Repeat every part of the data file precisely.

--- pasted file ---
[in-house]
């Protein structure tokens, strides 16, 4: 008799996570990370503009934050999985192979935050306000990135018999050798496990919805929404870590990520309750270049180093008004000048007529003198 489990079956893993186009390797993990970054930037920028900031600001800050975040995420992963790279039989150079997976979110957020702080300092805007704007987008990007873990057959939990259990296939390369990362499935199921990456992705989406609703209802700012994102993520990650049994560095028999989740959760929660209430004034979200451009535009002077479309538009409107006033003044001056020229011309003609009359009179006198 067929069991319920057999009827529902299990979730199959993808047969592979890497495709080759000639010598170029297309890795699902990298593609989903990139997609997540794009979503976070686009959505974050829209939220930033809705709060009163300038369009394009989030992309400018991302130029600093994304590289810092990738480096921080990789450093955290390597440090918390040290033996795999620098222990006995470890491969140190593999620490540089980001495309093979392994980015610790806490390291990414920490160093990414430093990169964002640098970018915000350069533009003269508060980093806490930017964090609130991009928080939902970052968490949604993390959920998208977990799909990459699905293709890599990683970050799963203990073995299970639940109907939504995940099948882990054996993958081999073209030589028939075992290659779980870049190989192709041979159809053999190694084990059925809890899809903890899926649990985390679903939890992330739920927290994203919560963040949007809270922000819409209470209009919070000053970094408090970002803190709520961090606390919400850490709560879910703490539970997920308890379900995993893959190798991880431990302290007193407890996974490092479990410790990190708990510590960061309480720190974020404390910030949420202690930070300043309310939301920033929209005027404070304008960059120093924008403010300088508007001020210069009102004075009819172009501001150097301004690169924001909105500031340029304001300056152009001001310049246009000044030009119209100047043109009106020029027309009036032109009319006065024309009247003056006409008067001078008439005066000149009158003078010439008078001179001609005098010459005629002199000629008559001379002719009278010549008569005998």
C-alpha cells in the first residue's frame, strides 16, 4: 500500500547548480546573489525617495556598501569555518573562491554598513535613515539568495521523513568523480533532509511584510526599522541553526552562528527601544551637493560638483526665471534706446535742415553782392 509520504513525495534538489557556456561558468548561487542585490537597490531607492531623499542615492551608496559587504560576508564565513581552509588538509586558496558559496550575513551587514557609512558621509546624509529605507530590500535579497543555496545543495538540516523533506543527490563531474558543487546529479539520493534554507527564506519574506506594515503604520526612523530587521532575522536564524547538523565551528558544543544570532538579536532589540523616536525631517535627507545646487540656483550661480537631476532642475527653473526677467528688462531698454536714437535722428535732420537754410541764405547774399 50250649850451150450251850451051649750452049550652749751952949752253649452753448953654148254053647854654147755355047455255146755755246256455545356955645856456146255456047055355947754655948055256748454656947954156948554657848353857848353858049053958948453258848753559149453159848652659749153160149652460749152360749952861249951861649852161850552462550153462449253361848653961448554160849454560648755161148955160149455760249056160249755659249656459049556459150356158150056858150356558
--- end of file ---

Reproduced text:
[in-house]
């Protein structure tokens, strides 16, 4: 008799996570990370503009934050999985192979935050306000990135018999050798496990919805929404870590990520309750270049180093008004000048007529003198 489990079956893993186009390797993990970054930037920028900031600001800050975040995420992963790279039989150079997976979110957020702080300092805007704007987008990007873990057959939990259990296939390369990362499935199921990456992705989406609703209802700012994102993520990650049994560095028999989740959760929660209430004034979200451009535009002077479309538009409107006033003044001056020229011309003609009359009179006198 067929069991319920057999009827529902299990979730199959993808047969592979890497495709080759000639010598170029297309890795699902990298593609989903990139997609997540794009979503976070686009959505974050829209939220930033809705709060009163300038369009394009989030992309400018991302130029600093994304590289810092990738480096921080990789450093955290390597440090918390040290033996795999620098222990006995470890491969140190593999620490540089980001495309093979392994980015610790806490390291990414920490160093990414430093990169964002640098970018915000350069533009003269508060980093806490930017964090609130991009928080939902970052968490949604993390959920998208977990799909990459699905293709890599990683970050799963203990073995299970639940109907939504995940099948882990054996993958081999073209030589028939075992290659779980870049190989192709041979159809053999190694084990059925809890899809903890899926649990985390679903939890992330739920927290994203919560963040949007809270922000819409209470209009919070000053970094408090970002803190709520961090606390919400850490709560879910703490539970997920308890379900995993893959190798991880431990302290007193407890996974490092479990410790990190708990510590960061309480720190974020404390910030949420202690930070300043309310939301920033929209005027404070304008960059120093924008403010300088508007001020210069009102004075009819172009501001150097301004690169924001909105500031340029304001300056152009001001310049246009000044030009119209100047043109009106020029027309009036032109009319006065024309009247003056006409008067001078008439005066000149009158003078010439008078001179001609005098010459005629002199000629008559001379002719009278010549008569005998």
C-alpha cells in the first residue's frame, strides 16, 4: 500500500547548480546573489525617495556598501569555518573562491554598513535613515539568495521523513568523480533532509511584510526599522541553526552562528527601544551637493560638483526665471534706446535742415553782392 509520504513525495534538489557556456561558468548561487542585490537597490531607492531623499542615492551608496559587504560576508564565513581552509588538509586558496558559496550575513551587514557609512558621509546624509529605507530590500535579497543555496545543495538540516523533506543527490563531474558543487546529479539520493534554507527564506519574506506594515503604520526612523530587521532575522536564524547538523565551528558544543544570532538579536532589540523616536525631517535627507545646487540656483550661480537631476532642475527653473526677467528688462531698454536714437535722428535732420537754410541764405547774399 50250649850451150450251850451051649750452049550652749751952949752253649452753448953654148254053647854654147755355047455255146755755246256455545356955645856456146255456047055355947754655948055256748454656947954156948554657848353857848353858049053958948453258848753559149453159848652659749153160149652460749152360749952861249951861649852161850552462550153462449253361848653961448554160849454560648755161148955160149455760249056160249755659249656459049556459150356158150056858150356558